Piero Dorazio

Dorazio was born in Rome. His father was a civil servant, while his mother was interested in history and art. Dorazio attended Julius Caesar Lyceum (high school) in Rome. The family fled to their homeland province of Abruzzo in 1943. After the war, Dorazio worked briefly as a translator for the British Army and then studied architecture at the University of Rome.

He was influenced by futurists such as Gino Severini, Antonio Corpora, Enrico Prampolini, and Giacomo Balla, attracting him to painting. An aversion to their right-wing views pushed him to align instead with left-leaning artists like Renato Guttuso. Along with Pietro Consagra, Achille Perilli, and Giulio Turcato, he helped formulate a manifesto and establish a group of abstract artists in 1947 called Forma I. Although imbued with socialist leanings, the group did not follow the realist social commentary furthered by Guttuso but proposed to reclaim abstraction from Futurism. In 1947 Dorazio won a prize and a stipend from the French government to study at the École des Beaux-Arts of Paris.

Dorazio, along with artists Mino Perilli and Guerrini, helped found L’Age d’Or in 1950. It was a bookstore/gallery space dedicated to abstract art. In 1952, he promoted the foundation Origin with Alberto Burri, Ettore Colla and others, and edited the magazine Arti Visive. As a representative of Italy, in 1953 he traveled for the first time to the United States to participate in the International Summer Seminar at Harvard University. That fall, he moved to New York City and stayed through 1954. In October 1953, Dorazio had his first solo exhibition at George Wittenborn’s One-Wall Gallery.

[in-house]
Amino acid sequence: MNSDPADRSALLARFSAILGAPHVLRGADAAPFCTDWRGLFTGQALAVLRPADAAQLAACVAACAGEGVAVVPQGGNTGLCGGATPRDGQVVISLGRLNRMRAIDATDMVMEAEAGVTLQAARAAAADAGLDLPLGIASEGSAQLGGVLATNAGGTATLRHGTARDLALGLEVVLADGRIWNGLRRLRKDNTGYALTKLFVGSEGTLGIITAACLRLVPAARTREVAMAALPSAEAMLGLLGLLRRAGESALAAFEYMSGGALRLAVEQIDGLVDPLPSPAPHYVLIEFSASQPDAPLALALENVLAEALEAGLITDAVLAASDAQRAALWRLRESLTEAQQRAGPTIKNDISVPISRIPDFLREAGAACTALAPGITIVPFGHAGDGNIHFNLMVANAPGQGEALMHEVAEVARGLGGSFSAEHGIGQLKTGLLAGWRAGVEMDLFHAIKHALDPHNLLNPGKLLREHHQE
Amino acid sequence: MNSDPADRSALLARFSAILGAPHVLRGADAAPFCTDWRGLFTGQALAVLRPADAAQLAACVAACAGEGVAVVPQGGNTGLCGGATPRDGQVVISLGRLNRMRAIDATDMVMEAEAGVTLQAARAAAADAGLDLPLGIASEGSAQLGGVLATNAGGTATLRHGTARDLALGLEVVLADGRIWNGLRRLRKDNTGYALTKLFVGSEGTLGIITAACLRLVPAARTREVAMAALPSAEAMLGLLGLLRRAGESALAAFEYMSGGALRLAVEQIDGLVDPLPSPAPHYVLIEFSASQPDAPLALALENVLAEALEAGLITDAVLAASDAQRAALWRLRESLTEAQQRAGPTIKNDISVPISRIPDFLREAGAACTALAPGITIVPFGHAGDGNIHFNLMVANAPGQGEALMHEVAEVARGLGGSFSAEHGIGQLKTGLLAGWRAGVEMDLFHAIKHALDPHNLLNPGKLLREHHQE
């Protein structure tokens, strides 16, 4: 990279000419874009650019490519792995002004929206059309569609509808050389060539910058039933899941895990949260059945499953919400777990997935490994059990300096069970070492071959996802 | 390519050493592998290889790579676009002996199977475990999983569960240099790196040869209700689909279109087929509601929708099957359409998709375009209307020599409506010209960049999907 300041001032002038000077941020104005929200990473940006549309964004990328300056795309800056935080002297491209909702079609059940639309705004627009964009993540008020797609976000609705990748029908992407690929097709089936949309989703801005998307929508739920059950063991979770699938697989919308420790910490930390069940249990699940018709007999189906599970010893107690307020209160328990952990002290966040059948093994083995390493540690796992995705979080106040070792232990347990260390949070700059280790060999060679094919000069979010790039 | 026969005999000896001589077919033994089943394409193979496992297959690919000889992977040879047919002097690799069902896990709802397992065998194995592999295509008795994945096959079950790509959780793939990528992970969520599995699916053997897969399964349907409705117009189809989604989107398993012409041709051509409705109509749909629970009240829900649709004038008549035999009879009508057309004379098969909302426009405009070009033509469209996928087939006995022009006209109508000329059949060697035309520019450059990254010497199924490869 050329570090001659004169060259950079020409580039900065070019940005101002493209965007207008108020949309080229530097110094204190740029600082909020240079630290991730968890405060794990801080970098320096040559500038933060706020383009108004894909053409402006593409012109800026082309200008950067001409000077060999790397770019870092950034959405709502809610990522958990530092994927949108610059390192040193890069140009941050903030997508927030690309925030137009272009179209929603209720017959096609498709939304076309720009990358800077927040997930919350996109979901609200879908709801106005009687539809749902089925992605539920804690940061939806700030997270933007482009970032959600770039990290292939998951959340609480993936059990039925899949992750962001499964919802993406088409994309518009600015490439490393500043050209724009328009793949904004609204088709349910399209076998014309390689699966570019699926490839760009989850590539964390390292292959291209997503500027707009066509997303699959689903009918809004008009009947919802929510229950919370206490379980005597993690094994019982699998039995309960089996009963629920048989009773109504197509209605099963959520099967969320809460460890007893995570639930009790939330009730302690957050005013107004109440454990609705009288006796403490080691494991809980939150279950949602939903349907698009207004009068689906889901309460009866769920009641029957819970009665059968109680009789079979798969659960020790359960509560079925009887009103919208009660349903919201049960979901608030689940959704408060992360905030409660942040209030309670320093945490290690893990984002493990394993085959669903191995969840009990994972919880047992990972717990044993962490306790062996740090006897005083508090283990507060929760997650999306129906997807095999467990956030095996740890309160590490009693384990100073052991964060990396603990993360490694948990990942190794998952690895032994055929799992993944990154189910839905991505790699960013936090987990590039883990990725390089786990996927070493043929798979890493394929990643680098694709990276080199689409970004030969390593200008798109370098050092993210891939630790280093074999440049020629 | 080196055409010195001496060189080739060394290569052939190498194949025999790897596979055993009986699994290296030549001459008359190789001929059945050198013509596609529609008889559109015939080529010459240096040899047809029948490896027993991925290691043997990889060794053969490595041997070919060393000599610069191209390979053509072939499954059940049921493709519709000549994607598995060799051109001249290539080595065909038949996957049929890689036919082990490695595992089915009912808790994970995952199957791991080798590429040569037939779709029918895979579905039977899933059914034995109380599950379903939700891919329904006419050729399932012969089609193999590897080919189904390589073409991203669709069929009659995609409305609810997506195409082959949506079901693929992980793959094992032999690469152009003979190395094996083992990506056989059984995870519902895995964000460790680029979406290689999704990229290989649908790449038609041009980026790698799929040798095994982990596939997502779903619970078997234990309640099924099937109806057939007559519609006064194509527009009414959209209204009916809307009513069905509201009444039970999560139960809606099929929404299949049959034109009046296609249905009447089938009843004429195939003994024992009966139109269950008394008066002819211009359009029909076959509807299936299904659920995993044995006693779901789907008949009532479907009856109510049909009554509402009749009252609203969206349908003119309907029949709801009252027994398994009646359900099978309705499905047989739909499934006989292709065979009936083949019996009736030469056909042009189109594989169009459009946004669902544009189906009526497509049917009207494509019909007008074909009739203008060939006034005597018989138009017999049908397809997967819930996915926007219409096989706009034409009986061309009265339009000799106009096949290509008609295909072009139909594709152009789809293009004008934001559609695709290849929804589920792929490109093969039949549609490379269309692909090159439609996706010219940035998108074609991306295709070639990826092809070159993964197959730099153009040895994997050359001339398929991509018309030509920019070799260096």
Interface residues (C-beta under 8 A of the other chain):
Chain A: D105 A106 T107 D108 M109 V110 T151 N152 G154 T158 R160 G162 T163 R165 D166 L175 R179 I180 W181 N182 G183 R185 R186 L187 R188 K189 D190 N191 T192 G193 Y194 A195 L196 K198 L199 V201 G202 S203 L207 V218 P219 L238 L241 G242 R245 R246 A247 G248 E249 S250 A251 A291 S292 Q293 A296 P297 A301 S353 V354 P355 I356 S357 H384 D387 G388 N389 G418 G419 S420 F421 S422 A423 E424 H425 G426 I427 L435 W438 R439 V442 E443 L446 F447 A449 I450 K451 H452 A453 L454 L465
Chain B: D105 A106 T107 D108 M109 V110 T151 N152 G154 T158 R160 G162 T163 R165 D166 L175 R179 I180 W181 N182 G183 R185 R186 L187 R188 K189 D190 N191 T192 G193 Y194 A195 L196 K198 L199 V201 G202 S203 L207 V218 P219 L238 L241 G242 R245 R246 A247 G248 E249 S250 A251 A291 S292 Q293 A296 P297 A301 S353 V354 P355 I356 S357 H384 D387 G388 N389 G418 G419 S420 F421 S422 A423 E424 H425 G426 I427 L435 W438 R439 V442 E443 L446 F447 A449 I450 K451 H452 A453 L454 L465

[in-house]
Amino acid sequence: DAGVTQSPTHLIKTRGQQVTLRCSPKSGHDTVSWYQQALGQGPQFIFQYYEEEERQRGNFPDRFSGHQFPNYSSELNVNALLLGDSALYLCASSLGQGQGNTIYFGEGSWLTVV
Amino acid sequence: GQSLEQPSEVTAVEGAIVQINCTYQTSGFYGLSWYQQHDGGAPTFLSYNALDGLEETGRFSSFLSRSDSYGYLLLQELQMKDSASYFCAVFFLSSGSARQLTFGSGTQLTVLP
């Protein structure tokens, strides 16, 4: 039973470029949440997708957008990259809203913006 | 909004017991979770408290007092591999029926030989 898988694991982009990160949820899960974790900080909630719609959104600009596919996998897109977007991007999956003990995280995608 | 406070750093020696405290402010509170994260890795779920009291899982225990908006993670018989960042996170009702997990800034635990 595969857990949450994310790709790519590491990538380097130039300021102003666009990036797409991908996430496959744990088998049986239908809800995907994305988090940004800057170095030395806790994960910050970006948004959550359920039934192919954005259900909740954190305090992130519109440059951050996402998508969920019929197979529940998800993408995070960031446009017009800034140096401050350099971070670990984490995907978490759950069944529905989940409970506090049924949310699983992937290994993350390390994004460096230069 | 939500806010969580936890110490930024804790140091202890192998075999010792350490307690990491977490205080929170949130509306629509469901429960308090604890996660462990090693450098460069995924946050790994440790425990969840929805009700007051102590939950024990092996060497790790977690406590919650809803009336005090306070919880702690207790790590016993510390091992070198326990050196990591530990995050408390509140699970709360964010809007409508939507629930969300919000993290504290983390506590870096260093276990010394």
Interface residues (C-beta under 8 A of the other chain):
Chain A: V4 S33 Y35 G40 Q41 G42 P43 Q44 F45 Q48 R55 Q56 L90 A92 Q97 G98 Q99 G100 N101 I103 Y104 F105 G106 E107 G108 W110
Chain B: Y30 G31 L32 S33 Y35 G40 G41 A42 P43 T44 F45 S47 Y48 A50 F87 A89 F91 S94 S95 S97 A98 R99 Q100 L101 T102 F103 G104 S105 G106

He published La Fantasia Dell-Arte Nella Vita Moderna” in 1955, a review of modern art in Italy. Regarding this book, reviewer Christopher Masters states that Dorazio advanced his belief, perhaps with a surfeit of optimism, that “abstract art could change the world… That just as science and technology were destroying the barriers between different cultures, so the new ‘universal style’ would lead to a ‘universal civilisation’.”

He was invited to teach at the Graduate School of Fine Arts program at the University of Pennsylvania School of Design in 1959. He taught painting there for one semester each year from 1960 to 1969, splitting his time between the United States and Italy. In 1970 he returned to live and work full-time in Rome. In 1974 he moved his studio from Rome to Umbria, near Todi. Peter Iden, founding director of the Museum für Moderne Kunst Frankfurt from 1978-1987, acquired three works by Dorazio from 1981 to 1983 (Oracolo, 1959; Blue Hearttrap, 1961; Stridente, 1982-83) for the museum collection. These were part of the museum exhibitions in Frankfurt in 1985 and Milan in 1987. In the 1990s, the works were temporarily loaned to the European Central Bank.[9] Dorazio continued to work and exhibit until 2004.

Described as an “outspoken, independent character” who was the “opposite of politically correct”, Dorazio’s use of materials and colors stayed constant over time. He is mostly known for paintings with thick bands of bright color and crosshatched grids. While abstract, his paintings do not neglect detail or complexity. His style is in line with what Clement Greenberg later described as “Post-painterly abstraction”.